The NRA effort in Iowa is a prime example of a top-heavy “our way is the only way; we’re the experts so just do what we say” mentality – one that stymies initiative and deflates grassroots activism.  NRA devised their strategy no discernible consultation with grassroots forces in Iowa, disregarding and undermining local strategic plans.  Iowa GunVoters have been fired-up and engaged.  They are geared up for a battle.  If the Democrat leadership succeeds in this political trick, using NRA for cover as they perform a sleight of hand to shut down concealed carry reform, GunVoters will be disheartened, and to a large extent, removed from the equation in November.  Even if the NRA bill passes, the momentum for serious reform may be lost and, if experience in other states holds true, the issue is not likely to be effectively revisited in this decade.  Iowans will spend at least ten years sifting dog poo out of their salt before there is another chance for real reform.  The bottom line is this:  Iowa had a historic opportunity historic reform this year and that opportunity has been seriously compromised by NRA’s shortsightedness.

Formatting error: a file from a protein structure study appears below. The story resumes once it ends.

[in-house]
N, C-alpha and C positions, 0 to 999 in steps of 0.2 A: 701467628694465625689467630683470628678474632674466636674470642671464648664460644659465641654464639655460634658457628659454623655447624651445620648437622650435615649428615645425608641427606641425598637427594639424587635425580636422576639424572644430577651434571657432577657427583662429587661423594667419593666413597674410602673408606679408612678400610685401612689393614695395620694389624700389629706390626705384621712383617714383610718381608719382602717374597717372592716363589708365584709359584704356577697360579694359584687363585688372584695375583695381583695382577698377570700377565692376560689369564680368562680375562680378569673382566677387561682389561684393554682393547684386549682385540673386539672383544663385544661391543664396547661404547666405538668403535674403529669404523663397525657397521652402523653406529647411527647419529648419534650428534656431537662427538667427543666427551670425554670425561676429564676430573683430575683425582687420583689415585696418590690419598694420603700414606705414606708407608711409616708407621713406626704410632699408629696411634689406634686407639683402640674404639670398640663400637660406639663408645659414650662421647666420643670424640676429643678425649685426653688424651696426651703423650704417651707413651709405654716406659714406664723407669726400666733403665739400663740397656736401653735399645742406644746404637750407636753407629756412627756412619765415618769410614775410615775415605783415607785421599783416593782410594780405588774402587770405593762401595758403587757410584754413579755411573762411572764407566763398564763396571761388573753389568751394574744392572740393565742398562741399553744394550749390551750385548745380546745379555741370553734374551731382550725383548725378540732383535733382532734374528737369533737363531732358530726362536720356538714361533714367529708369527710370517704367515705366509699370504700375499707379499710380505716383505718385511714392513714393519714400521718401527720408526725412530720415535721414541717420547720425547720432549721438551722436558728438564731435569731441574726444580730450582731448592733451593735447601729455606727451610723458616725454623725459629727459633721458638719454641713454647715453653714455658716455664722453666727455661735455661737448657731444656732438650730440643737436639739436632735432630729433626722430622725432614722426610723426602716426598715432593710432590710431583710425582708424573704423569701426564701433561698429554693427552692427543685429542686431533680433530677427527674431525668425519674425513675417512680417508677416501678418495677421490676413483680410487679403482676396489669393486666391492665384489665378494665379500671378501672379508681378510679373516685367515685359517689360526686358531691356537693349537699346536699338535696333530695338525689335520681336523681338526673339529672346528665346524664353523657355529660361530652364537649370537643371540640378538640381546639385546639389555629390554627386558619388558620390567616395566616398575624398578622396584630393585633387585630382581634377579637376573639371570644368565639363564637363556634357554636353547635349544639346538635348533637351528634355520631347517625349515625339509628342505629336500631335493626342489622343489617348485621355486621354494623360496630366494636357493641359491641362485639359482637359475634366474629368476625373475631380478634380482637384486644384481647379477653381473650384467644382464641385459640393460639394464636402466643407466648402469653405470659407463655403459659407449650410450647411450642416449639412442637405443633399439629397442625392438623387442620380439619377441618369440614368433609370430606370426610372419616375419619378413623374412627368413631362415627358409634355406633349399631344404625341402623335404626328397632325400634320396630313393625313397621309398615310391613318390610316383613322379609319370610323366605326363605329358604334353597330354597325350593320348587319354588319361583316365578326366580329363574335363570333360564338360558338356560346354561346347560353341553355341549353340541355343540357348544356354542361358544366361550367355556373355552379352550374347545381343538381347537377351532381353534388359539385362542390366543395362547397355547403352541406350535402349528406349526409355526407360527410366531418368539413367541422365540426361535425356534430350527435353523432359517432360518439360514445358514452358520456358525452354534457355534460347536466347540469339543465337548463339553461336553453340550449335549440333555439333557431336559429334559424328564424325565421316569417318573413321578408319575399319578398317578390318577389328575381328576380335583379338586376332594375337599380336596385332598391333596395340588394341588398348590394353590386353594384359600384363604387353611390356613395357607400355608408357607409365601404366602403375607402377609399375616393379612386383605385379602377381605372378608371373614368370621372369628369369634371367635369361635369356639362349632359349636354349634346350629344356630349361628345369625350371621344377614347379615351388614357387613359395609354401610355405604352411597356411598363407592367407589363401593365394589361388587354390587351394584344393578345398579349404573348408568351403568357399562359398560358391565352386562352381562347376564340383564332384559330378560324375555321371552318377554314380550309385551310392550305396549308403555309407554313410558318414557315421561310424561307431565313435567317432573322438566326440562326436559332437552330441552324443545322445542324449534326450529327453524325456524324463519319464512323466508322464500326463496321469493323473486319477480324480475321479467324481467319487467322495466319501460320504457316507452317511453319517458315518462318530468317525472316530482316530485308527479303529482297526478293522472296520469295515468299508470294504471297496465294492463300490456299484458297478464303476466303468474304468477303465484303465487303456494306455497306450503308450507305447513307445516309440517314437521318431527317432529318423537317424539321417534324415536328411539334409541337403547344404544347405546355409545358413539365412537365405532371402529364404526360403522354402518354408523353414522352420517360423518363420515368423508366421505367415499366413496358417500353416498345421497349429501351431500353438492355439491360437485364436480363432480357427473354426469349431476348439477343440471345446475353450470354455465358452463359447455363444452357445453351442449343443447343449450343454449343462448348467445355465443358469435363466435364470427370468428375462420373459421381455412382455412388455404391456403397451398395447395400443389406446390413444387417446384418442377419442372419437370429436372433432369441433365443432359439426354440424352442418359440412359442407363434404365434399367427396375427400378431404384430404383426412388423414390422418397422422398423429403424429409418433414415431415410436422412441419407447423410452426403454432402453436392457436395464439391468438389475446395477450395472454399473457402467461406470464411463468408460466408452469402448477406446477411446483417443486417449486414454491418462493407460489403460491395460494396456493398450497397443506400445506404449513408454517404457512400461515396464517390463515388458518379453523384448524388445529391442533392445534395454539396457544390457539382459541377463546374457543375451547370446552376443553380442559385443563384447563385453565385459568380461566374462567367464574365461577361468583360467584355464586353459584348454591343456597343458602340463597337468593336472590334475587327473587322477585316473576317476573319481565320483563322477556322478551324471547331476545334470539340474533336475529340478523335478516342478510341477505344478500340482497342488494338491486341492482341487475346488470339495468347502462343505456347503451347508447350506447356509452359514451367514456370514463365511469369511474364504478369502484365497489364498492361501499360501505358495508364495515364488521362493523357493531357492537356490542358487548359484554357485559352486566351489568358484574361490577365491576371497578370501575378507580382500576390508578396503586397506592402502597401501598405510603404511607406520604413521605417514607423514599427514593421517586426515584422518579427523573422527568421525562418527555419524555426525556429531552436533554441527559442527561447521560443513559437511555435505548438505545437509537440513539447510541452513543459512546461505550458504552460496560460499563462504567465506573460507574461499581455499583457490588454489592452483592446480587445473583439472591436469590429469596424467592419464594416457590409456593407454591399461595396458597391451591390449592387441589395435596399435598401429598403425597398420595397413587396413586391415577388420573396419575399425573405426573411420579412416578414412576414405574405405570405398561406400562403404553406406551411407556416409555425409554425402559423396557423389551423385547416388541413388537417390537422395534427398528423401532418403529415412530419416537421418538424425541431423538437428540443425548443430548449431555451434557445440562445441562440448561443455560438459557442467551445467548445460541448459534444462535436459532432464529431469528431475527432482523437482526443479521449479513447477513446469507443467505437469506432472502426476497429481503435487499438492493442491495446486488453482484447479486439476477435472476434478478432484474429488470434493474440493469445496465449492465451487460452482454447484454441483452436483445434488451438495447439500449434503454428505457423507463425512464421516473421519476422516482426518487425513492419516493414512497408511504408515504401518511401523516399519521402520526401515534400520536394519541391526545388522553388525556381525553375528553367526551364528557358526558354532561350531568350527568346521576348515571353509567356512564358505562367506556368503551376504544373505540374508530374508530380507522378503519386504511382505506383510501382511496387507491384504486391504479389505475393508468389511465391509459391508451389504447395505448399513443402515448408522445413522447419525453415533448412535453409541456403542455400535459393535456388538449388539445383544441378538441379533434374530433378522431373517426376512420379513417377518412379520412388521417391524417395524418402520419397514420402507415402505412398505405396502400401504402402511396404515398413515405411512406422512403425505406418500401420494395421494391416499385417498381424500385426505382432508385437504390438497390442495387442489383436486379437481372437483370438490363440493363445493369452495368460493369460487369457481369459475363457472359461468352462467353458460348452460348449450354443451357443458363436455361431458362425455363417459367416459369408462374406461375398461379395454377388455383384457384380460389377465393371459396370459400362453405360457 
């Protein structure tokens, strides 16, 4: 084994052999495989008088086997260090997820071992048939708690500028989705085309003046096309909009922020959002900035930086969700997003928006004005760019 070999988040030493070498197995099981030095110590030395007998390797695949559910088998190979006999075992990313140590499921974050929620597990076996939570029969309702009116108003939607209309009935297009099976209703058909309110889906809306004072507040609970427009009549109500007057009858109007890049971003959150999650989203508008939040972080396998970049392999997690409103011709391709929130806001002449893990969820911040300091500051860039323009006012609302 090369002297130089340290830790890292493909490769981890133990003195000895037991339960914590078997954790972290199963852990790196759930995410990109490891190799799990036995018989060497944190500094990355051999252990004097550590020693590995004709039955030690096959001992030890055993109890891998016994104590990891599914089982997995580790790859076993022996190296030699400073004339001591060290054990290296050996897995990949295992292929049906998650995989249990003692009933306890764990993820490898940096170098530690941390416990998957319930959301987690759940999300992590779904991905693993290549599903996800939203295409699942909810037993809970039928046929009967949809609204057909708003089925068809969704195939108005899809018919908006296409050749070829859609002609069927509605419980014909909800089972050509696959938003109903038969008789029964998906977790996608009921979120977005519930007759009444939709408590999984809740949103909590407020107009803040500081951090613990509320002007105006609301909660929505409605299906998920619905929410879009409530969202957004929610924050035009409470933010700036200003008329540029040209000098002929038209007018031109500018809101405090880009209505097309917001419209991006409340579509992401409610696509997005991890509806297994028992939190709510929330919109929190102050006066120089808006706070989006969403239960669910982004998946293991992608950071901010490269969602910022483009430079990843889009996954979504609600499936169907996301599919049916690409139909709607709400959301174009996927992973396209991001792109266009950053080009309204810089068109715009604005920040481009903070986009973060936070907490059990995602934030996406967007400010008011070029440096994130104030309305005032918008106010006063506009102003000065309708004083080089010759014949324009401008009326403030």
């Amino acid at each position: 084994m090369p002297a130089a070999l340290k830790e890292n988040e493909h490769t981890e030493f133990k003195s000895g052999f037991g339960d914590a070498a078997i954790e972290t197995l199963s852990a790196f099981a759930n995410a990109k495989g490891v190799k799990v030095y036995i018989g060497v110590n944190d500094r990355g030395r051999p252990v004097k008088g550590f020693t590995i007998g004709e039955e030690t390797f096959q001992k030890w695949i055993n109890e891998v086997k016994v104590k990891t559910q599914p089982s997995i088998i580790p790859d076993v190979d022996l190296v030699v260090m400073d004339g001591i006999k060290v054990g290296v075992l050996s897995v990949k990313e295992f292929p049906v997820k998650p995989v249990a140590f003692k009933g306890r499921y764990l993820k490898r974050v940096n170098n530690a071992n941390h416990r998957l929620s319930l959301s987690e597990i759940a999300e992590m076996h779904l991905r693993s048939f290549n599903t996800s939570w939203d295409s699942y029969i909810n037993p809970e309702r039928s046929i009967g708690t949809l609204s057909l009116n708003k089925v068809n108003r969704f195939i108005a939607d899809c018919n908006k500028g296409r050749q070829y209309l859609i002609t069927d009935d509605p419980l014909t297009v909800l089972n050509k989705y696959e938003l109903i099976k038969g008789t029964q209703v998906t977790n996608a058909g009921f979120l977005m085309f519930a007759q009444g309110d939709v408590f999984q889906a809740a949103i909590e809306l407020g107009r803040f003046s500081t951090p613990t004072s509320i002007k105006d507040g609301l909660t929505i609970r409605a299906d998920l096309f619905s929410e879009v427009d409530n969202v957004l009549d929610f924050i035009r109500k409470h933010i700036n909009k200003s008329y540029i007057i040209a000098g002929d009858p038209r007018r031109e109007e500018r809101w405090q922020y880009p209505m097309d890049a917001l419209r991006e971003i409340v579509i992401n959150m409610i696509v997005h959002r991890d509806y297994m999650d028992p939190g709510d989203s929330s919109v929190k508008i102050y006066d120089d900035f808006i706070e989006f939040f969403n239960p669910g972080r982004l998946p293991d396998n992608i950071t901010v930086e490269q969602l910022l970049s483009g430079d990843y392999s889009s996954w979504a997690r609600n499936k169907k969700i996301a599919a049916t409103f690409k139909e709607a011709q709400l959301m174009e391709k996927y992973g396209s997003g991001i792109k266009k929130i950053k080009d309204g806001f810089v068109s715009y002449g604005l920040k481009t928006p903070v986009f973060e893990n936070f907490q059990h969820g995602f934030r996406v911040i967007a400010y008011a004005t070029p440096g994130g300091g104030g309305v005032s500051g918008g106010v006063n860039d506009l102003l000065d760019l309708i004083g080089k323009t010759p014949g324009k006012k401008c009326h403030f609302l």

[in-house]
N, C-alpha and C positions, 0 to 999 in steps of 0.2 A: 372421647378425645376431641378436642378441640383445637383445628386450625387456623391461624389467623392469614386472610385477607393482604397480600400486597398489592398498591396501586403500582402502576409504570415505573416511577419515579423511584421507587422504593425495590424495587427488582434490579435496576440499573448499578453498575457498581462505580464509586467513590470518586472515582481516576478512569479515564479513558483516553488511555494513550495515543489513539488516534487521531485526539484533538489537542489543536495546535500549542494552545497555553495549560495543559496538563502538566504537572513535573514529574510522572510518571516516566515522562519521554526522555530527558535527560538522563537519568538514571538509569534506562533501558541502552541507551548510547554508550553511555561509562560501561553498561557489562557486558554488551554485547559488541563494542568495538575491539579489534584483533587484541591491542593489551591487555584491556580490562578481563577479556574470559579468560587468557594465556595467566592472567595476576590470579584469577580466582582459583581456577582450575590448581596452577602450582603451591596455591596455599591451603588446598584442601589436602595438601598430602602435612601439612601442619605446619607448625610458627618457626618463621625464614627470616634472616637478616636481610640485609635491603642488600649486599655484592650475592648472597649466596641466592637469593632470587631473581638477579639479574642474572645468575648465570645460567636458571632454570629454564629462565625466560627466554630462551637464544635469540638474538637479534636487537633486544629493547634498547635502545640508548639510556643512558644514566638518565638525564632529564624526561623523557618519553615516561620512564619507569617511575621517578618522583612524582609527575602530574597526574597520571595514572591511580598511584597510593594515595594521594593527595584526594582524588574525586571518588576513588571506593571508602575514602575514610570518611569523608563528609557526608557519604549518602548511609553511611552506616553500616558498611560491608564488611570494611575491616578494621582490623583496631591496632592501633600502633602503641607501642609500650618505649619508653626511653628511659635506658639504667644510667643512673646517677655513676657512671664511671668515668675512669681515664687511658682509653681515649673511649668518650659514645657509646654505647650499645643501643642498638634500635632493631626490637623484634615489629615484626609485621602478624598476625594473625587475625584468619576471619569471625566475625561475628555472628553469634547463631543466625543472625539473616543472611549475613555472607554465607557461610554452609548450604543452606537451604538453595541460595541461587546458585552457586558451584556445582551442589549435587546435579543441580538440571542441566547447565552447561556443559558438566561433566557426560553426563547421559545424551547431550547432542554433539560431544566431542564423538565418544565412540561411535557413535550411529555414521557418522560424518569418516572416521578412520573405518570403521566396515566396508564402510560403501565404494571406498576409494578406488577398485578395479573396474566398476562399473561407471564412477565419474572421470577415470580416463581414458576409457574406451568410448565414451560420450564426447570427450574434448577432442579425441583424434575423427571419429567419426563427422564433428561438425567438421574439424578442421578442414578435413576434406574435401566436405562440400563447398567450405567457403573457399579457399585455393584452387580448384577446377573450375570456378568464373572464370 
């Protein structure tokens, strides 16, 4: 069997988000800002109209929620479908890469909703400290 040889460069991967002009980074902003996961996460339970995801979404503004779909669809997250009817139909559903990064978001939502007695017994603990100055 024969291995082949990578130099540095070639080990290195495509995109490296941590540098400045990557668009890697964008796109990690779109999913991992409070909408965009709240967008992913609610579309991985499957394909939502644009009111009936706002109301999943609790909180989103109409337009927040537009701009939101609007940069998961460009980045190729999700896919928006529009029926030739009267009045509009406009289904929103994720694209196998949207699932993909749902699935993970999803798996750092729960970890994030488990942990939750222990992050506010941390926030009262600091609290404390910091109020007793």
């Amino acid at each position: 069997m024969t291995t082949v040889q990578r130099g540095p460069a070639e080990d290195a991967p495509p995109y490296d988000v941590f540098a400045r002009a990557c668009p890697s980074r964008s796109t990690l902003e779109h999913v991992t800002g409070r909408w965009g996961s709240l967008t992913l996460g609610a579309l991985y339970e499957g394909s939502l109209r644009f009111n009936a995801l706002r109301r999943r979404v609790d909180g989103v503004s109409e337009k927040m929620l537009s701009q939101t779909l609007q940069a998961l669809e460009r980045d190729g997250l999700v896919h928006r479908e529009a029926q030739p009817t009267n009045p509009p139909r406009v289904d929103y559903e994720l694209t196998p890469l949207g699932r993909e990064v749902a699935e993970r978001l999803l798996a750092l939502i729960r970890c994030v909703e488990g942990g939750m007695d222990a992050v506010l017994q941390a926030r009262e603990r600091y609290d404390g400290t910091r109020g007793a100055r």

Like they say, two heads are better than one – and ten are better than two.  Every rights group and activist must use every resource at their disposal to be as effective as possible – and that includes sharing and utilizing the knowledge, access, and expertise of other organizations – local and national.  When your organization is making strategic plans, be sure other groups are included in the discussion, and please don’t hesitate to tap the resources of The Firearms Coalition to help in the planning and execution.  That’s what we’re here for.

Jeff Knox is the Director of The Firearms Coalition at and founder of  He is the son of gun rights legend Neal Knox and has been an active participant in the fight for individual liberty for most of his 50 years.

Permission to reprint or post this article in its entirety is hereby granted provided this credit is included.    Text is available at    To receive The Firearms Coalition’s bi-monthly newsletter, The Knox Hard Corps Report, write to PO Box 3313, Manassas, VA 20108.